China’s public security authorities ordered Huobi and other USDT exchange platforms to strengthen their anti-money laundering efforts by adding video identification verification during transactions to make sure bank cards linked to a trader’s account actually belong to the trader. But the exchanges haven’t done so. An executive at Huobi told Caixin the company completed its biggest upgrade in anti-money laundering risk control in August, without specifying the measures taken.
Huobi’s Li and Bitcoin exchange OKEx founder Xu Mingxing were reportedly cooperating with police on investigations of money laundering for online gambling.
The running points platforms and cryptocurrency exchanges place their servers offshore, increasing the investigative challenge facing police, Huizhou police said.
Difficulty to identify
For online payment platforms such as WeChat Pay and Alipay, the great challenge is to identify which users’ accounts are actually running points platforms. Looking at data of accounts that might be used by running points platforms, the amount of transactions is usually small, and many of them seem to be normal payments for consumption, said Guo Qianting, general manager of Ant Group’s anti-money laundering center. Finding running points platforms among regular users is like looking for a needle in a haystack, she said.
Another money laundering channel is gig job platforms, which provide contractors and payroll services to employers in the food delivery, ride-hailing and e-commerce sectors. More than 10,000 such platforms have emerged in China since 2018. Some of them are service providers for legitimate companies including Meituan Dianping and Didi Chuxing. But many others are used to launder money for online gambling.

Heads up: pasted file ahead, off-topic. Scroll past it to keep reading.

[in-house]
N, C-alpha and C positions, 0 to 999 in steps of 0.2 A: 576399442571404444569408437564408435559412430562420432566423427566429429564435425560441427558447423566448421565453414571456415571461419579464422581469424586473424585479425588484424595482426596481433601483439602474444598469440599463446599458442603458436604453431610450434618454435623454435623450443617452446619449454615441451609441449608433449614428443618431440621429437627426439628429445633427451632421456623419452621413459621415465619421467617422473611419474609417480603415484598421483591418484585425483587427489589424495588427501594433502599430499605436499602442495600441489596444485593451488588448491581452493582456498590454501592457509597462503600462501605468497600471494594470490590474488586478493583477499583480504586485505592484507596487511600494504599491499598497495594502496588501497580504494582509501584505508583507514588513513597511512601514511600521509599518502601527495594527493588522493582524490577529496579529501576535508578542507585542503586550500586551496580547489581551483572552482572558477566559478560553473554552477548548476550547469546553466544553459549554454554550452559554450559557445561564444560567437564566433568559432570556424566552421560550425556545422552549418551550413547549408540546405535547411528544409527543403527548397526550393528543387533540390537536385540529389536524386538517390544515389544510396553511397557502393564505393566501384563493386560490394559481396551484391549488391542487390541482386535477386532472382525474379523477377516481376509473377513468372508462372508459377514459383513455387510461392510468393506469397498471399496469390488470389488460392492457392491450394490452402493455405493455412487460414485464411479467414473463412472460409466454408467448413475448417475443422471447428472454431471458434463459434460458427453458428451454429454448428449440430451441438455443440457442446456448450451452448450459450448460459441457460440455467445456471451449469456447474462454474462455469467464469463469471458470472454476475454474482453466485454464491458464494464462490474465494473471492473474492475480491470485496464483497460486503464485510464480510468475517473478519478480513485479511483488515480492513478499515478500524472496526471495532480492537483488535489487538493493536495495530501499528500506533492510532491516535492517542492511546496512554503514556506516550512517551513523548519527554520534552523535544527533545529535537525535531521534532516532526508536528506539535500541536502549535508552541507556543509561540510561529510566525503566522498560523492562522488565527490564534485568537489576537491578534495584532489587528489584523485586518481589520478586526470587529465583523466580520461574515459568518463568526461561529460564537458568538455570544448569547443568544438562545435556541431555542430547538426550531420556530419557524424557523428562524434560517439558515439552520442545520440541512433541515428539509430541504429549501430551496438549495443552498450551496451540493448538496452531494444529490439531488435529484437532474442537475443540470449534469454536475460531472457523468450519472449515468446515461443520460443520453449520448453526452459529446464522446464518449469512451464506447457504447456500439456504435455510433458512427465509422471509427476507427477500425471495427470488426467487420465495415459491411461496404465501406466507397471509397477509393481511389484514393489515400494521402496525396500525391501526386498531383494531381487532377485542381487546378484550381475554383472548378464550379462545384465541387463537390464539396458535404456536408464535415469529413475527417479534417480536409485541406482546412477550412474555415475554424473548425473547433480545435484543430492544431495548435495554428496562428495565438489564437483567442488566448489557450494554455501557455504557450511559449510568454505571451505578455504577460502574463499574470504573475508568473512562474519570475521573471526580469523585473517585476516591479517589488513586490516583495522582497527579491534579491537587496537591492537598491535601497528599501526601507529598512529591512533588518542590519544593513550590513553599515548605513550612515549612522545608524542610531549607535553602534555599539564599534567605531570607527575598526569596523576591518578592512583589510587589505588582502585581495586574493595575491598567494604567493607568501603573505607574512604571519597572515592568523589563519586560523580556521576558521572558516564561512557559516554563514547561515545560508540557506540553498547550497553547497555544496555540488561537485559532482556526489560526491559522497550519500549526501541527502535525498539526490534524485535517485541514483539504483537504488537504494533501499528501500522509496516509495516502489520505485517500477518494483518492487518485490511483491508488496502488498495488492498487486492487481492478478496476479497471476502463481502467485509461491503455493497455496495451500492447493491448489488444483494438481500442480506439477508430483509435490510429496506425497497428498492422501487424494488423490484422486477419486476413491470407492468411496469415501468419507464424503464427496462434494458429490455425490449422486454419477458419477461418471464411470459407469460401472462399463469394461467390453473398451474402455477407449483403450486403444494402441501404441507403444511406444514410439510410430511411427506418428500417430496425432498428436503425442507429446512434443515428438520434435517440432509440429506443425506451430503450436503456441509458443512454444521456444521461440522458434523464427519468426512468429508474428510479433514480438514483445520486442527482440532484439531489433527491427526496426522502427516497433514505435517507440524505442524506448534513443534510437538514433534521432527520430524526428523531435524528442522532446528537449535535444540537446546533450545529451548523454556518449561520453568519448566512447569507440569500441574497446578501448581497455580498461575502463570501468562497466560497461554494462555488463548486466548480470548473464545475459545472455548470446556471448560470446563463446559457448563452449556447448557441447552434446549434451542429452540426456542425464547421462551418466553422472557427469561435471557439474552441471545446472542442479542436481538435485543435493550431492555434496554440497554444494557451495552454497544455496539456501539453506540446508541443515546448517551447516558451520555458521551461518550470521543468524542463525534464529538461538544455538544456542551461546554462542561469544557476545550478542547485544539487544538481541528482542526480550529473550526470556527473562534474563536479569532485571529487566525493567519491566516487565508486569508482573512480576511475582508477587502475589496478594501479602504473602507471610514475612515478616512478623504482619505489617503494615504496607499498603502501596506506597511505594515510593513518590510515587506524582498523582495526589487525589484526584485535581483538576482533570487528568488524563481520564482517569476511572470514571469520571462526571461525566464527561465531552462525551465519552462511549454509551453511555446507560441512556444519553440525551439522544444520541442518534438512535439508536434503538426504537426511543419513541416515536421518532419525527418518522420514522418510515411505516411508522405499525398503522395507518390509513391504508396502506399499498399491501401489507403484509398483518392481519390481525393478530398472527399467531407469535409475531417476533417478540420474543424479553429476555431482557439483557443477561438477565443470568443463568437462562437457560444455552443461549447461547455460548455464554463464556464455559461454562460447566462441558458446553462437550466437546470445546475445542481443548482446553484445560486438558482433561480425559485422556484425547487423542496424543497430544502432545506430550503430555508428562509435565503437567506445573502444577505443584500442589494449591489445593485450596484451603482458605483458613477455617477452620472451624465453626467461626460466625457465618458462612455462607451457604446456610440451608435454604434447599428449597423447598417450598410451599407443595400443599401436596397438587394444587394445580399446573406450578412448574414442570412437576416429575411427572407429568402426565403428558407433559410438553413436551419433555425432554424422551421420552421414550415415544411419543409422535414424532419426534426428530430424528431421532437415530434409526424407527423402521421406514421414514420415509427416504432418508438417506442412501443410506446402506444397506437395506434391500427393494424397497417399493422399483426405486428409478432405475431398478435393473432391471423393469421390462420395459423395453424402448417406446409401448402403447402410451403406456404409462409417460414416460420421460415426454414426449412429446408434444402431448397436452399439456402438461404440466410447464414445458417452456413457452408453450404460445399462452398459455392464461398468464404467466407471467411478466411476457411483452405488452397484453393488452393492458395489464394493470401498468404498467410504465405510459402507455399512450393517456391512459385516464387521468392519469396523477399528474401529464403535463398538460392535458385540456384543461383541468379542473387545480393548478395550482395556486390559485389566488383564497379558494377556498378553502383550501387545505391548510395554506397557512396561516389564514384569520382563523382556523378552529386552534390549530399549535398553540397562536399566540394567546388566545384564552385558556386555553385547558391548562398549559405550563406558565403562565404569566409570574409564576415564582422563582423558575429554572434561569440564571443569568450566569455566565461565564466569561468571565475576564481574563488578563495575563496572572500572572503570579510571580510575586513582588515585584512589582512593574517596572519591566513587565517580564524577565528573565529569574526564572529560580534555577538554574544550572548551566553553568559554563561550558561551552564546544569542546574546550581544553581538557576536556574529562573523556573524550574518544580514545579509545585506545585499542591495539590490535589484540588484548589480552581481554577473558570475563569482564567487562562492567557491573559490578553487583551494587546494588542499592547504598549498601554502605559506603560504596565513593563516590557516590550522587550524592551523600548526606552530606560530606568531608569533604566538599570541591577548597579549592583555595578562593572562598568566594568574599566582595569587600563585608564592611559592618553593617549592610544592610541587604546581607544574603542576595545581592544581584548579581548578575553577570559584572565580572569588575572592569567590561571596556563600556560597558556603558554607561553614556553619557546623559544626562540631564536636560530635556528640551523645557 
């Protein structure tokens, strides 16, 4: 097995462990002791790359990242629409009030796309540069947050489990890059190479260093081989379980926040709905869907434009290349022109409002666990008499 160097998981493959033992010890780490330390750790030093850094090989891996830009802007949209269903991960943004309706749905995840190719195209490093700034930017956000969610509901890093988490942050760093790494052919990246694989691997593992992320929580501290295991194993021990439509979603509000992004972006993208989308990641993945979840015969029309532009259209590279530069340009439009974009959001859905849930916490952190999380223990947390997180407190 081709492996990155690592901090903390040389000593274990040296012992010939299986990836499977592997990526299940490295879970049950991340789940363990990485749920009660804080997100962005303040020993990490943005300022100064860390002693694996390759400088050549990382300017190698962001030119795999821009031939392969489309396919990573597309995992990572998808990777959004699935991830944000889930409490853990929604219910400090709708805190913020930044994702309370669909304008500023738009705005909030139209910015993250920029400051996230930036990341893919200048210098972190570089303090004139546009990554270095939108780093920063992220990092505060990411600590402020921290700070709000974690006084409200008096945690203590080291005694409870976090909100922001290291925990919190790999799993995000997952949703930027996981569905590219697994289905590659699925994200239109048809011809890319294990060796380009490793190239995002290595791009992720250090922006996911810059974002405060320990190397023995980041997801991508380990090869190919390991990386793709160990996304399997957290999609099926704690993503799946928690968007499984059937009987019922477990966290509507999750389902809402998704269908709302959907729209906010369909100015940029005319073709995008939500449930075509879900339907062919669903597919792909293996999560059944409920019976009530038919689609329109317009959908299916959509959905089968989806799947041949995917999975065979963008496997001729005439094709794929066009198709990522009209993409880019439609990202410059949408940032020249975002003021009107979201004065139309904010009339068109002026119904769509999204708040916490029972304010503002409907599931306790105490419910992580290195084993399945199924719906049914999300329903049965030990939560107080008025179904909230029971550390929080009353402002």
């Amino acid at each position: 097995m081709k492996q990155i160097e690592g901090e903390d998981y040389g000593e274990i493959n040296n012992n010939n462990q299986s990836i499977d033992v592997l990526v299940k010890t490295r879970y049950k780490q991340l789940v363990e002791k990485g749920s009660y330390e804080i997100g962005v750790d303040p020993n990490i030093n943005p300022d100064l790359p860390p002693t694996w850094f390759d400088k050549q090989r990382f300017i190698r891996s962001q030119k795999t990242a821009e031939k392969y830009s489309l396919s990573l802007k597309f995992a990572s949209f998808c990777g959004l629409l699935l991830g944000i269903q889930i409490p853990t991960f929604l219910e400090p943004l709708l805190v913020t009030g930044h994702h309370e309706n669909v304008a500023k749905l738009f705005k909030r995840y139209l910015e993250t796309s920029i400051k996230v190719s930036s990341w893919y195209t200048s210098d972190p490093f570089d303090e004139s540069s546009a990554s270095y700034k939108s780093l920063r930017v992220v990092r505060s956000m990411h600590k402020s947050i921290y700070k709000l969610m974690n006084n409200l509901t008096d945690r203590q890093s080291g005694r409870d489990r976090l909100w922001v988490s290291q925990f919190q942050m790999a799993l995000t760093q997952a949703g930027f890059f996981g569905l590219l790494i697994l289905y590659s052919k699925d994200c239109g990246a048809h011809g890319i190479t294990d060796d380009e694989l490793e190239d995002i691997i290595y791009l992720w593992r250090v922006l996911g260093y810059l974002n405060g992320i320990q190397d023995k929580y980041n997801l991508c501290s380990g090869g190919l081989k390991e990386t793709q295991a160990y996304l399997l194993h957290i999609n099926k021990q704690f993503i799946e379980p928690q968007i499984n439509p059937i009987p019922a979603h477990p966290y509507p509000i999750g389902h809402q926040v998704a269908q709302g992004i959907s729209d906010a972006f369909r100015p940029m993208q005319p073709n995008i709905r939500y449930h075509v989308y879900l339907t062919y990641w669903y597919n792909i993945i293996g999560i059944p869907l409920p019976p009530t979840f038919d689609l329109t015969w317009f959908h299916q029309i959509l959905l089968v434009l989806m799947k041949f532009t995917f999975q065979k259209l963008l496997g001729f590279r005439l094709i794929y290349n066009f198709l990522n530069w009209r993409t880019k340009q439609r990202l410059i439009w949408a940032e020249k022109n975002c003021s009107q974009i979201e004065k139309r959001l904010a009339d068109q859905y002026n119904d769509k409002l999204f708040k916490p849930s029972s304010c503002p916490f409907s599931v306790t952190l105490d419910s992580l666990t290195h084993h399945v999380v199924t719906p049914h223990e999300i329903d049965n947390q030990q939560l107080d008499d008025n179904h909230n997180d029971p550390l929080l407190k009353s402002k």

In May, a local branch of Agricultural Bank of China in Xiangtan, Hunan province, detected suspicious transactions at a gig job human resources provider. The company had more than 200 million yuan of cash transactions in just a dozen days, and most of the transactions took place during abnormal business hours. Police found that the company laundered money for telecommunications fraud groups.
Last month, another gig job platform backed by Ant Group, China’s dominant online payment service provider, was investigated for suspected money laundering activities. Beijing Bujiao Technology Co. Ltd. was suspected of having falsely issued more than 1.3 billion yuan of value-added tax invoices. Some of the company’s money laundering activities involved cross-border gambling, Caixin learned.
Sat, 12/26/2020 – 23:00